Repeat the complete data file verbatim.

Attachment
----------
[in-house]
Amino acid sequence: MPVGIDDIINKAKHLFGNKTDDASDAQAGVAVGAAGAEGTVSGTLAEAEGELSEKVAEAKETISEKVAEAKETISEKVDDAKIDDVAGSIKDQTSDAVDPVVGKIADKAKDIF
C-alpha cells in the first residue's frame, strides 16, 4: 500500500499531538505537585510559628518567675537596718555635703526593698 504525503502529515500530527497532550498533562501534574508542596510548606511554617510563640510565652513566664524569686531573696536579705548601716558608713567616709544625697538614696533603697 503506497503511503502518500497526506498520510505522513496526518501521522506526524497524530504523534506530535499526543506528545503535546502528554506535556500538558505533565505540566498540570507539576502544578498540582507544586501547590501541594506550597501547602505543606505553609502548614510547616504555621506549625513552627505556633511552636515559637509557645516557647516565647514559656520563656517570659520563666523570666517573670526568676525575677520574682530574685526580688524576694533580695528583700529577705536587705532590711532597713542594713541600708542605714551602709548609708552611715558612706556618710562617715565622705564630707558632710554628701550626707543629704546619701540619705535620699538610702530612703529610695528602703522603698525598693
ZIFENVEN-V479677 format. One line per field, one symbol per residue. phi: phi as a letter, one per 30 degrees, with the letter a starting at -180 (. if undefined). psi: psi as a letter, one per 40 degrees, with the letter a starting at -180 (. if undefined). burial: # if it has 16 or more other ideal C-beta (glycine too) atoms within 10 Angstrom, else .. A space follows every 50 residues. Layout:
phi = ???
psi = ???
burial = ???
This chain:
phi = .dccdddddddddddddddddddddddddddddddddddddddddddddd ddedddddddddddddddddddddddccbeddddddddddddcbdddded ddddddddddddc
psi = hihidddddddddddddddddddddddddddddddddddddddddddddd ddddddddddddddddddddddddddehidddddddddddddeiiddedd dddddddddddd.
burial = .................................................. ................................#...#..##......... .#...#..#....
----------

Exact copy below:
[in-house]
Amino acid sequence: MPVGIDDIINKAKHLFGNKTDDASDAQAGVAVGAAGAEGTVSGTLAEAEGELSEKVAEAKETISEKVAEAKETISEKVDDAKIDDVAGSIKDQTSDAVDPVVGKIADKAKDIF
C-alpha cells in the first residue's frame, strides 16, 4: 500500500499531538505537585510559628518567675537596718555635703526593698 504525503502529515500530527497532550498533562501534574508542596510548606511554617510563640510565652513566664524569686531573696536579705548601716558608713567616709544625697538614696533603697 503506497503511503502518500497526506498520510505522513496526518501521522506526524497524530504523534506530535499526543506528545503535546502528554506535556500538558505533565505540566498540570507539576502544578498540582507544586501547590501541594506550597501547602505543606505553609502548614510547616504555621506549625513552627505556633511552636515559637509557645516557647516565647514559656520563656517570659520563666523570666517573670526568676525575677520574682530574685526580688524576694533580695528583700529577705536587705532590711532597713542594713541600708542605714551602709548609708552611715558612706556618710562617715565622705564630707558632710554628701550626707543629704546619701540619705535620699538610702530612703529610695528602703522603698525598693
ZIFENVEN-V479677 format. One line per field, one symbol per residue. phi: phi as a letter, one per 30 degrees, with the letter a starting at -180 (. if undefined). psi: psi as a letter, one per 40 degrees, with the letter a starting at -180 (. if undefined). burial: # if it has 16 or more other ideal C-beta (glycine too) atoms within 10 Angstrom, else .. A space follows every 50 residues. Layout:
phi = ???
psi = ???
burial = ???
This chain:
phi = .dccdddddddddddddddddddddddddddddddddddddddddddddd ddedddddddddddddddddddddddccbeddddddddddddcbdddded ddddddddddddc
psi = hihidddddddddddddddddddddddddddddddddddddddddddddd ddddddddddddddddddddddddddehidddddddddddddeiiddedd dddddddddddd.
burial = .................................................. ................................#...#..##......... .#...#..#....